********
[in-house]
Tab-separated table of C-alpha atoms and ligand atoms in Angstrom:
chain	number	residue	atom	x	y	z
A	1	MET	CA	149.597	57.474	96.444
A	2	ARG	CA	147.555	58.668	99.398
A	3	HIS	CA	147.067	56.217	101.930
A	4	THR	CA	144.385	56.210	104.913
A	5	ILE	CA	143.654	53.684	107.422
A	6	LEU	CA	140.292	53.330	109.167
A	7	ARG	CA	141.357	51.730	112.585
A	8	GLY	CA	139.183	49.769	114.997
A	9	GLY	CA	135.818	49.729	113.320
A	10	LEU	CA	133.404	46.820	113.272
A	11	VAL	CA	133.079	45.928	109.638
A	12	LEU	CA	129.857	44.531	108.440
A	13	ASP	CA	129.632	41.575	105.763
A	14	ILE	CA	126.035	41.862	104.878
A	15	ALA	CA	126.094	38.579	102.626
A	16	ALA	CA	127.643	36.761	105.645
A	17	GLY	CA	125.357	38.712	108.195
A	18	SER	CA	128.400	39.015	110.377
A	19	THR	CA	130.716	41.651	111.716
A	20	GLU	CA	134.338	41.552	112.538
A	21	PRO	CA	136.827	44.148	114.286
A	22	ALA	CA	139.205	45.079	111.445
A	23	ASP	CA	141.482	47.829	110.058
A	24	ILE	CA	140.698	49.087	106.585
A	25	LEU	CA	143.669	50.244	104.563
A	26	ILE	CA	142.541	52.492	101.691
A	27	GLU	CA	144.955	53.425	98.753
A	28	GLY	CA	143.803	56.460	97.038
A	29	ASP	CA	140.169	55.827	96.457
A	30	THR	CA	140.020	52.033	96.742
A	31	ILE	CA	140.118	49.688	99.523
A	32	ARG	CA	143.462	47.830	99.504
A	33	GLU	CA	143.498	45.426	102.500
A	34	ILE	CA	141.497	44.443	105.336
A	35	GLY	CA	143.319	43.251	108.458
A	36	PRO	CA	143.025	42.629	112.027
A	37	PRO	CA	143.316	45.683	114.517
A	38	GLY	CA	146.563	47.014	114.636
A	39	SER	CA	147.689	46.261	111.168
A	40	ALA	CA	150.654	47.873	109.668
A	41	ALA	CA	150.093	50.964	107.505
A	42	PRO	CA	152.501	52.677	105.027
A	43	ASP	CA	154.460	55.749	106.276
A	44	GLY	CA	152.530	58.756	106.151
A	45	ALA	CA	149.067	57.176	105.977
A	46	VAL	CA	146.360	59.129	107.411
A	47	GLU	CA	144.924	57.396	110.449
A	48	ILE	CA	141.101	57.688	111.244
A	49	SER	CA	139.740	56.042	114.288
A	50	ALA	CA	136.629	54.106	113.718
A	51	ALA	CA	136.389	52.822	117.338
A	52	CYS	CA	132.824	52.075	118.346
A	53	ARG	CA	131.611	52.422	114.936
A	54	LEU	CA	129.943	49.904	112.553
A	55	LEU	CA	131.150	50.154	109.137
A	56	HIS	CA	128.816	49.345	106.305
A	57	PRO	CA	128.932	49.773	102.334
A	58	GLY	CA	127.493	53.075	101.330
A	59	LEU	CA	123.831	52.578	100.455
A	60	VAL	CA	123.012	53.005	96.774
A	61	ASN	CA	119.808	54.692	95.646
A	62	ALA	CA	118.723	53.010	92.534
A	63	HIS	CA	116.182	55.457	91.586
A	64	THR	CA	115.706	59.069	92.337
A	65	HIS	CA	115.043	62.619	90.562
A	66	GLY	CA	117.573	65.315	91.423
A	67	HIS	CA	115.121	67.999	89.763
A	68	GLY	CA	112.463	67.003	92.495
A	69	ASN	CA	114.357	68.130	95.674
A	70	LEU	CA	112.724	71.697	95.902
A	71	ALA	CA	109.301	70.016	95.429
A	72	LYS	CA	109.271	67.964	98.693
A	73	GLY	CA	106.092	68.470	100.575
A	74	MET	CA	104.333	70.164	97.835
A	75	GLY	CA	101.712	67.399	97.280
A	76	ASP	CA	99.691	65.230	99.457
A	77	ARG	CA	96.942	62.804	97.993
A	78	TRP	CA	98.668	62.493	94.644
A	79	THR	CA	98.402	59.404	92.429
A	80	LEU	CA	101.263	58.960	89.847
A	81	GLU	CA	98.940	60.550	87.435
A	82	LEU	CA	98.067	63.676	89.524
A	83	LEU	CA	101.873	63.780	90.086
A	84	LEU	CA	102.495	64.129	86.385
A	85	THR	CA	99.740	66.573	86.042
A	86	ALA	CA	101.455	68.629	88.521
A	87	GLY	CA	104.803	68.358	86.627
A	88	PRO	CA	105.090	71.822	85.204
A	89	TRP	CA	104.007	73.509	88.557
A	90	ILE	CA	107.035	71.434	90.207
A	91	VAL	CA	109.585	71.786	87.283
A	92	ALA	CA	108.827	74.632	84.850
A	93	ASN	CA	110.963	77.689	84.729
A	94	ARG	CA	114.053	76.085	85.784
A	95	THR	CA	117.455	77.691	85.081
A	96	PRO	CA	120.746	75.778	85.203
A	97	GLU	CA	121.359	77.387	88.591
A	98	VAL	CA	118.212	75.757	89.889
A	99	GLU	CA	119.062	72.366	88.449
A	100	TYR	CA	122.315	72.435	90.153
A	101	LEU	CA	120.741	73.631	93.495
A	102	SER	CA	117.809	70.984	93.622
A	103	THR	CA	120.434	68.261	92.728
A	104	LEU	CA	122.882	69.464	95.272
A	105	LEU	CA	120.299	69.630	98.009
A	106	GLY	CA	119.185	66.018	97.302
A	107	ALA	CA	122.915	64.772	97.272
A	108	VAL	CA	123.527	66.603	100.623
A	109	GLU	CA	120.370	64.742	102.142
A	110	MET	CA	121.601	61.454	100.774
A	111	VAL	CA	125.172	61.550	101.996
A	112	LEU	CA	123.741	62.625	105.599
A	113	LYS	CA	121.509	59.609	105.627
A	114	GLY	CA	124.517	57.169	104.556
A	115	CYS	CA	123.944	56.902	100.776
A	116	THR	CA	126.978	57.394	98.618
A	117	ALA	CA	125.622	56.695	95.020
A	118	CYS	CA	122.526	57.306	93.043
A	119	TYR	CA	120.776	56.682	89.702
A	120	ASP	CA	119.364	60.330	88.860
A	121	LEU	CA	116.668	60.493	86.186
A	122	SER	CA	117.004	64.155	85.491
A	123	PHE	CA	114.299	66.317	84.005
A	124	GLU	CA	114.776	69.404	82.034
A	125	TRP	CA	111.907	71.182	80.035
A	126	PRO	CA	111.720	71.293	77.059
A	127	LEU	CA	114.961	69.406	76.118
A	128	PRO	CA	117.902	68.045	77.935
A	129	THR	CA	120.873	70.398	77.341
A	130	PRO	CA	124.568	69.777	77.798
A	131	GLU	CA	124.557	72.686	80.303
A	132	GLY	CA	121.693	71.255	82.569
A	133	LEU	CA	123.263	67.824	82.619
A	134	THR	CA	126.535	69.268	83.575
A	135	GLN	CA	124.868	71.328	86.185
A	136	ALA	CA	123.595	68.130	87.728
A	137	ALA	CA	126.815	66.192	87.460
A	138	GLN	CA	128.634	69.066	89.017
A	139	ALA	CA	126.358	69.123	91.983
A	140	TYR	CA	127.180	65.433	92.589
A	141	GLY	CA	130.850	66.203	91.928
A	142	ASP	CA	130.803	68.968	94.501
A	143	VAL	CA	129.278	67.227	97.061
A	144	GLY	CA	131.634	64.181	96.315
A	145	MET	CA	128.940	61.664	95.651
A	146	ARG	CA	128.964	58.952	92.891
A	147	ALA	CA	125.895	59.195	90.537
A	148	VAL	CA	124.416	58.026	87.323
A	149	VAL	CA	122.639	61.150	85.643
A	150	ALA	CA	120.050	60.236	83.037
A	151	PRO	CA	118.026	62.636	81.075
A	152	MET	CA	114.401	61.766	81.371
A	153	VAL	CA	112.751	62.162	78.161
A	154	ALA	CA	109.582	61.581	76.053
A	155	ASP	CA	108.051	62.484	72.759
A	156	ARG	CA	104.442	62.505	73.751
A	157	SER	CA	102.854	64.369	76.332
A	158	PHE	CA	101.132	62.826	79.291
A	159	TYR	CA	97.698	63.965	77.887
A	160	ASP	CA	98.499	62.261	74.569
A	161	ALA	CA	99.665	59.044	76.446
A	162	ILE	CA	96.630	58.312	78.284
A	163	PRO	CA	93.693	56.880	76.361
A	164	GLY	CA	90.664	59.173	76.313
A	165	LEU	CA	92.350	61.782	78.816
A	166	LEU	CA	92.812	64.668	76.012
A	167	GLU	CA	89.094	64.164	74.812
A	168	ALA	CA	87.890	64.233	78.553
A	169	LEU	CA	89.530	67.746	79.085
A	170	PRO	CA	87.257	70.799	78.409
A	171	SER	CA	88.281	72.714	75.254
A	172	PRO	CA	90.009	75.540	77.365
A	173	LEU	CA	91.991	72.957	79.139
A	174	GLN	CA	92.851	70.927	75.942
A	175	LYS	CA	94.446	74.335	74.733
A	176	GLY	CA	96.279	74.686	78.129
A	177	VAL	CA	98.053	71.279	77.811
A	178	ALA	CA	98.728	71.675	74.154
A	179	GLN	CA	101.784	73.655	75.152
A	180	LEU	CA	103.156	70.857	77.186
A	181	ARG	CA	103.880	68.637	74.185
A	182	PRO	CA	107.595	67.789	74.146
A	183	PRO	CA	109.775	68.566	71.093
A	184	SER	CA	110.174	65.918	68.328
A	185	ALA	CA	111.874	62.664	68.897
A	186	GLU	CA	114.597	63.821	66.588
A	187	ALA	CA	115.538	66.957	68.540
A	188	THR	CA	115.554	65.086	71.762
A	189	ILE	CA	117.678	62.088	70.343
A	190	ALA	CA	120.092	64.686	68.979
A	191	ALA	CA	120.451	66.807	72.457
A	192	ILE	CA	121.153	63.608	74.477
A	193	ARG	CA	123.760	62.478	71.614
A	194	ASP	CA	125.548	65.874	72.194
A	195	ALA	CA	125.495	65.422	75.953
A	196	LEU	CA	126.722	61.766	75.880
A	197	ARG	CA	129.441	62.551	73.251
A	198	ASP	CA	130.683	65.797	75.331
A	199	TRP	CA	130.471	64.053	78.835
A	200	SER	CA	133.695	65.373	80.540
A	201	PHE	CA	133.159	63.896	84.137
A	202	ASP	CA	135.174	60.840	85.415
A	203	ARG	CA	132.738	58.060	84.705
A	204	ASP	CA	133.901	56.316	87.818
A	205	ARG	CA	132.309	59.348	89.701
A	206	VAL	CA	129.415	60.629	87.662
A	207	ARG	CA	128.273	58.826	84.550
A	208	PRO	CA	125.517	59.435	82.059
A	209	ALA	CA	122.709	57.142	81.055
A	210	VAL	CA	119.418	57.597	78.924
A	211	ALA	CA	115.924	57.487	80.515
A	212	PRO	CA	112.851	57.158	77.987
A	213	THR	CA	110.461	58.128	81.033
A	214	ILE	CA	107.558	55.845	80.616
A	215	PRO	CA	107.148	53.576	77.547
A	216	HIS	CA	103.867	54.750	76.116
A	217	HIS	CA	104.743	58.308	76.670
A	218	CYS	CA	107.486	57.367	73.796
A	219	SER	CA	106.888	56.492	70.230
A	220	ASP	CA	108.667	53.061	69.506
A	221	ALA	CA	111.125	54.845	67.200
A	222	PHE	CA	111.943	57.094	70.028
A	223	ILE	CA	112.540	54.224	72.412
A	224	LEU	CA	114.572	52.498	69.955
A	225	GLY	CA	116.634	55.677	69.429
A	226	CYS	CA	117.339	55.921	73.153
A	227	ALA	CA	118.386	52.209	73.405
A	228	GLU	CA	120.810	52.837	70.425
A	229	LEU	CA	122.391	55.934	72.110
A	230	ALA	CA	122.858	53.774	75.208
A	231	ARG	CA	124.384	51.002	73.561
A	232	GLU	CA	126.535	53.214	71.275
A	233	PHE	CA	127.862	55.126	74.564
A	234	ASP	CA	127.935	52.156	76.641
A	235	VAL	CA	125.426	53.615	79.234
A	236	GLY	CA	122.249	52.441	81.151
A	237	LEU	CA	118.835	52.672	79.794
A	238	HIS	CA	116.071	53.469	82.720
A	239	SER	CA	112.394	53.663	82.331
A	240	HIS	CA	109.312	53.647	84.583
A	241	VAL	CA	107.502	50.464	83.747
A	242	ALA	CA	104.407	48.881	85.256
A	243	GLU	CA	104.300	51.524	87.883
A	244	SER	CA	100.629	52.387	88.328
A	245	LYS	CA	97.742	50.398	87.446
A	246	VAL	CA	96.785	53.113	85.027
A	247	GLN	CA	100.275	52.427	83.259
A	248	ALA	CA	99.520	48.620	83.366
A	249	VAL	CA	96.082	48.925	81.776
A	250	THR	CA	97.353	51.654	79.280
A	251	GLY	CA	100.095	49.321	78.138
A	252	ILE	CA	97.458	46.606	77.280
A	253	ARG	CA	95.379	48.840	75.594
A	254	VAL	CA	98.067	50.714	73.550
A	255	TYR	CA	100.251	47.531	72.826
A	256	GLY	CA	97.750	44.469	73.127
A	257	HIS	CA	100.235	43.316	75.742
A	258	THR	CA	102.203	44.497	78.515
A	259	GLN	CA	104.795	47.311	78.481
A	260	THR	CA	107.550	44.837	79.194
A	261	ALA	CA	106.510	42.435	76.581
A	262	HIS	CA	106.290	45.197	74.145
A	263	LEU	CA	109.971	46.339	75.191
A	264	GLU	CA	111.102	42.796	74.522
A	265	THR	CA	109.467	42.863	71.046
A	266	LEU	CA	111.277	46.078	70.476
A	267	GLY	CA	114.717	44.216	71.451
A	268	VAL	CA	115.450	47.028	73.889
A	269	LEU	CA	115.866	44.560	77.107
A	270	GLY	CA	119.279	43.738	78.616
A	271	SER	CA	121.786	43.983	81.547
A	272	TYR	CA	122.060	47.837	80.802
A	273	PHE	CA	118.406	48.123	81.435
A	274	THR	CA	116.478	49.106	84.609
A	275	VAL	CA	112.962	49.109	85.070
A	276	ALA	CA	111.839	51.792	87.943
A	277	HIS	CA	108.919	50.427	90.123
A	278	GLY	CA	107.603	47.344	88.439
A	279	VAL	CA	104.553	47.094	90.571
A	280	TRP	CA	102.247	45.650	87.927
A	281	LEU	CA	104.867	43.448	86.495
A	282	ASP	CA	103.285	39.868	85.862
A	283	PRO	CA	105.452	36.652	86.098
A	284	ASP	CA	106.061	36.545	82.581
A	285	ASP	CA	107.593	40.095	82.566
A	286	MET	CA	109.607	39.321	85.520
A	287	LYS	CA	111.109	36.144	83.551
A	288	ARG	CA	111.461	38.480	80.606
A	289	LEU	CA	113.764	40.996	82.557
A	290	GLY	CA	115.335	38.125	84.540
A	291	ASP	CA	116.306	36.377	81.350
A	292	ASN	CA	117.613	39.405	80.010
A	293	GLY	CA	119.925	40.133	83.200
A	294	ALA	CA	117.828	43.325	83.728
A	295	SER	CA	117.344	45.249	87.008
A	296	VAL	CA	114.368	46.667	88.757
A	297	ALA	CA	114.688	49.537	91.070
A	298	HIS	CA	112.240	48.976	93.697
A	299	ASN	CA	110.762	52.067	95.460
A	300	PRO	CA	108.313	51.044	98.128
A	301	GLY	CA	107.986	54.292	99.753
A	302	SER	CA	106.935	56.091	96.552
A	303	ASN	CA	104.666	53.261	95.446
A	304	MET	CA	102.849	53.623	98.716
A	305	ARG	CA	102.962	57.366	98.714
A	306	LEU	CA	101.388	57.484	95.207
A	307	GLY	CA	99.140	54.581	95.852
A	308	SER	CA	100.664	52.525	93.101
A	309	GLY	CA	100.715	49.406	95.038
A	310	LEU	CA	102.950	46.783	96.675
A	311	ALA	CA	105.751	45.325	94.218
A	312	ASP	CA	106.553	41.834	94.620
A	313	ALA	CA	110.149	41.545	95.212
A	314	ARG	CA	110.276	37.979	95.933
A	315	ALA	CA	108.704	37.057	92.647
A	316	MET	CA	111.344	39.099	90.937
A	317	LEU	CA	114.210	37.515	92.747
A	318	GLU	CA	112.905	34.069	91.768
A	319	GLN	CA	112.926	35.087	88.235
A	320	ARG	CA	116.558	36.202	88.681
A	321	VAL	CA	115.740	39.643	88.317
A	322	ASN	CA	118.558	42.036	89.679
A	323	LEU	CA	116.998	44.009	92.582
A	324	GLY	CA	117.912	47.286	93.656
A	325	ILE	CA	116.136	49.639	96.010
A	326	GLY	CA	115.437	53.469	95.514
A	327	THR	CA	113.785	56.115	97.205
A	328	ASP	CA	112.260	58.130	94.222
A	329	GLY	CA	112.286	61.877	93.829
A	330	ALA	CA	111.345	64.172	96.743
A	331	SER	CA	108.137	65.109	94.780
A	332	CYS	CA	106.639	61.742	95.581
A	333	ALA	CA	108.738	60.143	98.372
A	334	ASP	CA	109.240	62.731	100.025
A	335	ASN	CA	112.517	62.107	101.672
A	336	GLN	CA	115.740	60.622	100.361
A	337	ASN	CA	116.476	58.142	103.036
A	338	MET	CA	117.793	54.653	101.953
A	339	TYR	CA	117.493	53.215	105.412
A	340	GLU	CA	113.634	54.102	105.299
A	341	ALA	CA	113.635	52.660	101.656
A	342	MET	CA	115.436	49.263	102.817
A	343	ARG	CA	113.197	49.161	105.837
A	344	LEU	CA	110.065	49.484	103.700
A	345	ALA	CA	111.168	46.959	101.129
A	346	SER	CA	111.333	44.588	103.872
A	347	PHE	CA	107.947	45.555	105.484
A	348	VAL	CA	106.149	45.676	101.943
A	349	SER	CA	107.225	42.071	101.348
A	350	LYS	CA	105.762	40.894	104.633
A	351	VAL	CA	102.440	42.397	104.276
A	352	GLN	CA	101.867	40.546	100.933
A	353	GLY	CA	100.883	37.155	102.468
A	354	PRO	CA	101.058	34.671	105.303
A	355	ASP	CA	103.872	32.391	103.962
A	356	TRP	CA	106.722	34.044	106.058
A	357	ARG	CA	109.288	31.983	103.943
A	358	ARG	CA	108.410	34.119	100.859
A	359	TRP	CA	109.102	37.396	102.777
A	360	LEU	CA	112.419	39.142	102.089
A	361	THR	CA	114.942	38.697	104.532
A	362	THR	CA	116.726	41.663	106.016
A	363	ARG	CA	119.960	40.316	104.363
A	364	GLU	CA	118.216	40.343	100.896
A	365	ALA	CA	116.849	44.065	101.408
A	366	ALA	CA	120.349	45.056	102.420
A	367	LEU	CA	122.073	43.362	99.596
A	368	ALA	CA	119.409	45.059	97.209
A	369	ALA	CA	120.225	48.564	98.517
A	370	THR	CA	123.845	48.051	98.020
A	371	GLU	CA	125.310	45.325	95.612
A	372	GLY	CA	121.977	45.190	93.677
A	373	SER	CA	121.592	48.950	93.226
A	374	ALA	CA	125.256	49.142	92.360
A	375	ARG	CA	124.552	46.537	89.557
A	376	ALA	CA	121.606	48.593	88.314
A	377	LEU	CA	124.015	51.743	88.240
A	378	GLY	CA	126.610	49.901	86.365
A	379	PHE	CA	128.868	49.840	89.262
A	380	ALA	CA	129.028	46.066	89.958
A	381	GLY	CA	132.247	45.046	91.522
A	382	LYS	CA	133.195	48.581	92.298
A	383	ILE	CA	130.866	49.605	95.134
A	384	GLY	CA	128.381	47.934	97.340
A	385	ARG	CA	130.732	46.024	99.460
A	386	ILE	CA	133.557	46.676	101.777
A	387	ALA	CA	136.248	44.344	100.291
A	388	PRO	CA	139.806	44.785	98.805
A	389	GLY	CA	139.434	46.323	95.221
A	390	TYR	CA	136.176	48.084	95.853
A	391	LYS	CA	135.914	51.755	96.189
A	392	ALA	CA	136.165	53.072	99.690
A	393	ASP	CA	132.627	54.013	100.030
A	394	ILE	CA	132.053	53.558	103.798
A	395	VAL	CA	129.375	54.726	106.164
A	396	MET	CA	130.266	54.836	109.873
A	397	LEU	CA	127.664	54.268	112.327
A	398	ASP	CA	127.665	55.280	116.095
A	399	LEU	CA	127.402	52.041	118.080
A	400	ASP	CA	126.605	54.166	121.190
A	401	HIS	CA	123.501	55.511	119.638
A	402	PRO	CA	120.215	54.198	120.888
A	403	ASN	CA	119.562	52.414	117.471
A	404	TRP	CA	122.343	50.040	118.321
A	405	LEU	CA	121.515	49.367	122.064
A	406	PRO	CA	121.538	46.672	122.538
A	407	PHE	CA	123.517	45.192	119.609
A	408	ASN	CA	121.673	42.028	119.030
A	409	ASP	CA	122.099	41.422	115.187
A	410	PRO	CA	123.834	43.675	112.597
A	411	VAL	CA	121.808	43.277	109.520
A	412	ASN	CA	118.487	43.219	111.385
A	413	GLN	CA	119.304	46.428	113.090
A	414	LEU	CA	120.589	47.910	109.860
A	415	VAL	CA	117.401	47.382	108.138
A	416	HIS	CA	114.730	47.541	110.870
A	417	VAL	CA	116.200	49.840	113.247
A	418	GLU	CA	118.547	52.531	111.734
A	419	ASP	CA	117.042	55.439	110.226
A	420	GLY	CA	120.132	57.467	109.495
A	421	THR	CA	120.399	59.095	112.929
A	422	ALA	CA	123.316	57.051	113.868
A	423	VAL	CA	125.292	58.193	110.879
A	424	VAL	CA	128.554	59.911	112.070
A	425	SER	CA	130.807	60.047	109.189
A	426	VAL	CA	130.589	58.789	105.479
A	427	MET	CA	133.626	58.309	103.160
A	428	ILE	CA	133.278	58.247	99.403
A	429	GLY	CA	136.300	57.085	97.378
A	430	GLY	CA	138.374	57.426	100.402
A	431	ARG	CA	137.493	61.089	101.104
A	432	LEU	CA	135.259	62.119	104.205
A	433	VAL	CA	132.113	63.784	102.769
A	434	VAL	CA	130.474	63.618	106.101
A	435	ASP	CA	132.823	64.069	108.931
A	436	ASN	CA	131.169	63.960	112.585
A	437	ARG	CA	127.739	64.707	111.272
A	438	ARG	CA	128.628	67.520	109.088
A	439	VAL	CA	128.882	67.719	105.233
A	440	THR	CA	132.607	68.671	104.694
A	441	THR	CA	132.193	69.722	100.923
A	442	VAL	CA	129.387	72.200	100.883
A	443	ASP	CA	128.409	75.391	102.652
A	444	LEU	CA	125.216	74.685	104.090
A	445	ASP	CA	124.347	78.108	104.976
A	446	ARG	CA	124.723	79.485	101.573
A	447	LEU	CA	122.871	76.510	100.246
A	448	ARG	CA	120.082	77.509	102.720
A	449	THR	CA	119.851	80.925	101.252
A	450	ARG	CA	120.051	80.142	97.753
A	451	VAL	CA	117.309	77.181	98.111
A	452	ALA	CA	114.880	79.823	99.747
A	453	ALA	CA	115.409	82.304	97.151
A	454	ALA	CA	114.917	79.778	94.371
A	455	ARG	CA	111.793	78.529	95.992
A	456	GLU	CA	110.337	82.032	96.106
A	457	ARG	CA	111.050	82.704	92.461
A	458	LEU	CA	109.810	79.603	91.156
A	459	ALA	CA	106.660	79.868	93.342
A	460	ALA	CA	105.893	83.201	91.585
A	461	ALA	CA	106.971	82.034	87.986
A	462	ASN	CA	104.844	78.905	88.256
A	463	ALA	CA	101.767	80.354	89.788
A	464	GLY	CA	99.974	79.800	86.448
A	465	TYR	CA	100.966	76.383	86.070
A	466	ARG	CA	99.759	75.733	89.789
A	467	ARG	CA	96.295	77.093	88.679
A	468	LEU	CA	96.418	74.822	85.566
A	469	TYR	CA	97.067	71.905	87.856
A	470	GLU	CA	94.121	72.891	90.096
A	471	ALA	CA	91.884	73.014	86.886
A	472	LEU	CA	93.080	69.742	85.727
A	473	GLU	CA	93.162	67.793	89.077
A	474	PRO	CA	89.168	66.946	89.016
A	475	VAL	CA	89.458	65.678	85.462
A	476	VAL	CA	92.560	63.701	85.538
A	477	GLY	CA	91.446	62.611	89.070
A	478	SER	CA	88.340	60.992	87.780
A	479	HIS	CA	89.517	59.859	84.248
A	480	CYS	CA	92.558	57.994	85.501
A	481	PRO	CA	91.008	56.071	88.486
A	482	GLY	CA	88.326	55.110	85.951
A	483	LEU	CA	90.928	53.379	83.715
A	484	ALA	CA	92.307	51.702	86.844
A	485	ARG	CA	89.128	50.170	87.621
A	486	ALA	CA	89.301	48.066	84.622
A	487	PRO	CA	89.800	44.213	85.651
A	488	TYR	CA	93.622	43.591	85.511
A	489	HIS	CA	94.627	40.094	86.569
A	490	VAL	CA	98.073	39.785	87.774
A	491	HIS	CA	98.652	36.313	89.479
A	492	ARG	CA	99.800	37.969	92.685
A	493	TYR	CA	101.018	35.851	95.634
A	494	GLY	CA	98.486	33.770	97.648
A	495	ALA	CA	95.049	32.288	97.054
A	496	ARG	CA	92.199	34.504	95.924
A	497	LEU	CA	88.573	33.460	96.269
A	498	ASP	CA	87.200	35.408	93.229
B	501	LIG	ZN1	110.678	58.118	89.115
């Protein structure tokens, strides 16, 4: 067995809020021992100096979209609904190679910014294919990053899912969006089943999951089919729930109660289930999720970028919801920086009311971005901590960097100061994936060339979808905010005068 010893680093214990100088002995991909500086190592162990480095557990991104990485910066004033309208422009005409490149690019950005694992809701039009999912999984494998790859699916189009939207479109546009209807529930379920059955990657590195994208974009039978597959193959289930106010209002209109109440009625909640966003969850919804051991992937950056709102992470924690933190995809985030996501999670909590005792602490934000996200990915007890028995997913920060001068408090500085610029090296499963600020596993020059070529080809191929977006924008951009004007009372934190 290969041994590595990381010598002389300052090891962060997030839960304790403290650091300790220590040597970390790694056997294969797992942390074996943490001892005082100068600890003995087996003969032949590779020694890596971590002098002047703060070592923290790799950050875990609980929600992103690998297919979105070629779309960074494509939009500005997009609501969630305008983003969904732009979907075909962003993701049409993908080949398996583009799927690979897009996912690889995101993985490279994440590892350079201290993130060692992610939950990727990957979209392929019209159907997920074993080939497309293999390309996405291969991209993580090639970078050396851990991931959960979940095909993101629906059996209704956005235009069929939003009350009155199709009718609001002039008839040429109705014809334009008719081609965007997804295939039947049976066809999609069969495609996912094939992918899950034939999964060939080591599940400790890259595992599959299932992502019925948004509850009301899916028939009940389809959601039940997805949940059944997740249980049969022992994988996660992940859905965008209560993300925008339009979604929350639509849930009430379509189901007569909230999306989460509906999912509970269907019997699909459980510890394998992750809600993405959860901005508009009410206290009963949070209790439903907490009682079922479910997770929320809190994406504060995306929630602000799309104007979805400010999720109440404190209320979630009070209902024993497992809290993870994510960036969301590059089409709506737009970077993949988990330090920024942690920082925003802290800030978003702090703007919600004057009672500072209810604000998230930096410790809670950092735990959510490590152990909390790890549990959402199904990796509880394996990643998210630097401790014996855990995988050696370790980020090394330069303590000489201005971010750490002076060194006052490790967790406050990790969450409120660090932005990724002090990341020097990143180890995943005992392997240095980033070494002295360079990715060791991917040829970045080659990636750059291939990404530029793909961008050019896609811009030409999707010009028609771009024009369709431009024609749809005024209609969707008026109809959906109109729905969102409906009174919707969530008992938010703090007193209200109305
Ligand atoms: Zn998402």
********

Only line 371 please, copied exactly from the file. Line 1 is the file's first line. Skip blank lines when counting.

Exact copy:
A	368	ALA	CA	119.409	45.059	97.209